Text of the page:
The OED entry on jail | gaol, n. wrote:Middle English had two types, from Northern or Norman French, and Central or Parisian French respectively:
Of the two types, the Norman French and Middle English gaiole , gaole , came down to the 17th cent. as gaile , and still remains as a written form in the archaic spelling gaol (chiefly due to statutory and official tradition); but this is obsolete in the spoken language, where the surviving word is jail , repr. Old Parisian French and Middle English jaiole , jaile . Hence though both forms gaol , jail , are still written, only the latter is spoken. In U.S. jail is the official spelling. It is difficult to say whether the form goal(e , common, alike in official and general use, from the 16th to the 18th cent., was merely an erroneous spelling of gaol , after this had itself become an archaism, or was phonetic: compare modern French geôle /ʒol/ .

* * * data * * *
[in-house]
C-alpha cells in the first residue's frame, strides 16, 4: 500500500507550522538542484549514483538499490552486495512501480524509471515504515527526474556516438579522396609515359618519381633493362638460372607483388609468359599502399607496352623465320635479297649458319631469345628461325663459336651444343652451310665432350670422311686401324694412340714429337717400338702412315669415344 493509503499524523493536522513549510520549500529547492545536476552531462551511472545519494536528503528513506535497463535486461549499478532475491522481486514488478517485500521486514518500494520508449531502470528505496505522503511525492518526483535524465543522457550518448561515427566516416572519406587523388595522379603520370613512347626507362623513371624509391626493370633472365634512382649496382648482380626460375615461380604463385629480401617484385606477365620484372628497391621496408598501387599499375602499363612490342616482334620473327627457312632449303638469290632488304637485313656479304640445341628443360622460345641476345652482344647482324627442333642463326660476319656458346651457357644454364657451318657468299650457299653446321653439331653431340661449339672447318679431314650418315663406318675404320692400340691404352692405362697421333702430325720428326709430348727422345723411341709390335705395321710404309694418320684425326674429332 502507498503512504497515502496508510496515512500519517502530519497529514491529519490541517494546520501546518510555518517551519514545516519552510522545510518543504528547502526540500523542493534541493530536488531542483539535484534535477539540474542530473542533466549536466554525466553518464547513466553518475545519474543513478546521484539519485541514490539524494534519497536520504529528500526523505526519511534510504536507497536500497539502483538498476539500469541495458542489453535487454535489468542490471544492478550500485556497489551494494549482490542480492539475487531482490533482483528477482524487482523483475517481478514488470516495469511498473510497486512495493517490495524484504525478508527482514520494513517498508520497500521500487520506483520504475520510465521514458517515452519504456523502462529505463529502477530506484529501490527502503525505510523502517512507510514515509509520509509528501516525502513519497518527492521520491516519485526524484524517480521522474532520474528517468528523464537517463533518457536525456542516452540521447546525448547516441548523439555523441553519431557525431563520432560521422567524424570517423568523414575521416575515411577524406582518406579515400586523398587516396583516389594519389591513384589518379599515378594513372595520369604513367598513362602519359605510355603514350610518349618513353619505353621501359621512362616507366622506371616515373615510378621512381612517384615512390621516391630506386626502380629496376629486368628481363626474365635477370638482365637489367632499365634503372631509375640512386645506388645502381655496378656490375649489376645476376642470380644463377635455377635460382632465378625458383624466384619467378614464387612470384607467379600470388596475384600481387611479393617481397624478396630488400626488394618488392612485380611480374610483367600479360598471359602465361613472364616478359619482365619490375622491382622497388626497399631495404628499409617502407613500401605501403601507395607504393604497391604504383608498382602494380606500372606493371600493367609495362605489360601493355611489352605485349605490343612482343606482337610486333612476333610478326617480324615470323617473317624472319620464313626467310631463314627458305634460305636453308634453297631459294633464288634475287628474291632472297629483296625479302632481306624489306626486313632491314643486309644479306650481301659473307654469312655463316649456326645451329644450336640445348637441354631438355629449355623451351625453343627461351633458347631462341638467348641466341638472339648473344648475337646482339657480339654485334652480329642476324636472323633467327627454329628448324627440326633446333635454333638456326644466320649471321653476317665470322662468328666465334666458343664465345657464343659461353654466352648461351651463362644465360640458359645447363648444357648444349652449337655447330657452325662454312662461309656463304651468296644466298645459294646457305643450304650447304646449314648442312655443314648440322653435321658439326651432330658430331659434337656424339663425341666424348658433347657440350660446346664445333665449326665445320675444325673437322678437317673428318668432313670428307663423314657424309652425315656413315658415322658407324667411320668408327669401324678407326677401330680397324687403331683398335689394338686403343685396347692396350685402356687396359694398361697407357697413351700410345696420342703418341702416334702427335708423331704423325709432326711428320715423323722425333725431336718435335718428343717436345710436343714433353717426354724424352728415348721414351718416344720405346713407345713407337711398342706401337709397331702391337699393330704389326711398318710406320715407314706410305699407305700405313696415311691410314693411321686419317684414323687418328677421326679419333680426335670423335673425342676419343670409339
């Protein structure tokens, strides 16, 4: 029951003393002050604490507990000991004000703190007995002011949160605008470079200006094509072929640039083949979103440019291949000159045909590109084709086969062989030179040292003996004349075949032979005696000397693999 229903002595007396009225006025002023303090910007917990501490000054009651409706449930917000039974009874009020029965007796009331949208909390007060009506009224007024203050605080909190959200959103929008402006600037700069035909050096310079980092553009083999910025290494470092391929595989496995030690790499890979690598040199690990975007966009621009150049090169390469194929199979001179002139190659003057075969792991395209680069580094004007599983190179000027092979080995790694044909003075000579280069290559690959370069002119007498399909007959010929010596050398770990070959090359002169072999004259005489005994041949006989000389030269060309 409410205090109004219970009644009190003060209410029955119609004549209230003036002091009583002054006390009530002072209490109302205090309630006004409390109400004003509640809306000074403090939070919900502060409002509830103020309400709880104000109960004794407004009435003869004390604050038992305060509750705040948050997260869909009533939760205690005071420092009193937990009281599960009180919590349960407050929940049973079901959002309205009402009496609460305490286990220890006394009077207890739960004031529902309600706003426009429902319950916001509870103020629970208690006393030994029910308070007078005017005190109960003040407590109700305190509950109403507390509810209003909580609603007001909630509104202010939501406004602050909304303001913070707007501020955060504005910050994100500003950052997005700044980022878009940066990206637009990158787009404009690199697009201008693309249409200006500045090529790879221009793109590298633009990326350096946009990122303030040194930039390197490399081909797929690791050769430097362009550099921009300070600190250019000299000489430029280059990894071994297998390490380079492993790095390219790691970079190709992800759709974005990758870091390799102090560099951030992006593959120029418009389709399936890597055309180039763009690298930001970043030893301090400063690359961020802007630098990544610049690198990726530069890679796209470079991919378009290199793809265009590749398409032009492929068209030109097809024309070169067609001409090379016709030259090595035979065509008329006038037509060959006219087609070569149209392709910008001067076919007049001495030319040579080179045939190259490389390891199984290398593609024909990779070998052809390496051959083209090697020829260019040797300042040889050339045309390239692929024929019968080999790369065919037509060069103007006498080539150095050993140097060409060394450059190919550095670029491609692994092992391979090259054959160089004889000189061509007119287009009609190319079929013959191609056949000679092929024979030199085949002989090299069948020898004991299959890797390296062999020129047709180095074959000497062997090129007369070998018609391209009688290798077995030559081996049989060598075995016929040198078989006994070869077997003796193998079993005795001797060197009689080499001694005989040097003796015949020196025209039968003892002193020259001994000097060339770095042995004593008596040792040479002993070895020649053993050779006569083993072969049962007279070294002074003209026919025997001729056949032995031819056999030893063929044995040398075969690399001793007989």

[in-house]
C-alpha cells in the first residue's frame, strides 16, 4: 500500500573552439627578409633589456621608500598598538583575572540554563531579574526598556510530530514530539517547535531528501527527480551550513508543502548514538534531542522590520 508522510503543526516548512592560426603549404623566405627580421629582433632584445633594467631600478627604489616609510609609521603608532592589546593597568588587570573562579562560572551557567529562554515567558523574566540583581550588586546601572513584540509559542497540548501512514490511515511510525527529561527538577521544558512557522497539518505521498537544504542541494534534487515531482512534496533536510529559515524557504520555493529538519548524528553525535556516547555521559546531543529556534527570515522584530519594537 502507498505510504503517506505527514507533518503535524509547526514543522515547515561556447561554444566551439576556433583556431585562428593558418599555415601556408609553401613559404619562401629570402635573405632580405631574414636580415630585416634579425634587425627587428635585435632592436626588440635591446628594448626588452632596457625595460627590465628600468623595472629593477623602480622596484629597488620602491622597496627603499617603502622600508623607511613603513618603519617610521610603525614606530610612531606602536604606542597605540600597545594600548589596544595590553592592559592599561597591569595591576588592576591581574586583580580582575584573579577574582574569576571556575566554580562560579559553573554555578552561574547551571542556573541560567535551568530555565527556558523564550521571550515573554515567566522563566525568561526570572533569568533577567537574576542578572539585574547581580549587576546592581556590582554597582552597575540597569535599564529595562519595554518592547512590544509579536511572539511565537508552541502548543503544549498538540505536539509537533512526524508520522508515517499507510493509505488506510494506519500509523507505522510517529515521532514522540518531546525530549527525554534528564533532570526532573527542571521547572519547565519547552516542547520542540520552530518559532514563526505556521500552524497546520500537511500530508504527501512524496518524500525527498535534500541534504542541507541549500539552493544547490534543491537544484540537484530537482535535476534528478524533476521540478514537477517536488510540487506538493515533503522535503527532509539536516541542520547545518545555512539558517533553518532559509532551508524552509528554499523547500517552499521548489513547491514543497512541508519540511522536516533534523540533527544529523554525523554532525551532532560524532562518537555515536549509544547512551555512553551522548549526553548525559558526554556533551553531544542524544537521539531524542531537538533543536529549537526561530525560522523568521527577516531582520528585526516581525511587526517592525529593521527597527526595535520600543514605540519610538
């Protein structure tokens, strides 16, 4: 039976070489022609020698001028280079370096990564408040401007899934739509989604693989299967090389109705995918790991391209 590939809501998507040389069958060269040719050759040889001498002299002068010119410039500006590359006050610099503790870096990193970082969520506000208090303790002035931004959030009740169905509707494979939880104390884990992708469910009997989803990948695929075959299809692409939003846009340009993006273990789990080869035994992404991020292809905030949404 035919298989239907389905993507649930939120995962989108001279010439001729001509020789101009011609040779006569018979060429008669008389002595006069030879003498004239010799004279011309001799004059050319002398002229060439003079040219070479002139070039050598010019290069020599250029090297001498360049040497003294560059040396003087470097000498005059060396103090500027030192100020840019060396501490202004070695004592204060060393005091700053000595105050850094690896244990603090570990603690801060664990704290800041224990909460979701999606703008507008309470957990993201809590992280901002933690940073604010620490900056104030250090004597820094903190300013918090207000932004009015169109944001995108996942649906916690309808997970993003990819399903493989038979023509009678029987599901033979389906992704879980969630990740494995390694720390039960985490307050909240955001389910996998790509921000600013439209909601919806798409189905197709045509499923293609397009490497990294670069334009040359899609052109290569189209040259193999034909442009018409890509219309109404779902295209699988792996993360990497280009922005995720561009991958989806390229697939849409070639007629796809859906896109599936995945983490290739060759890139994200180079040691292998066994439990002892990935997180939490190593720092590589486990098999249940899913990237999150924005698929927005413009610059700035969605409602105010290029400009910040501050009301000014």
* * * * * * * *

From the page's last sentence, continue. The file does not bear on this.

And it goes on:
Also, a couple of blogs I ran across suggested that Australia is the only place left where <gaol> is the standard, with England only using it in legal language.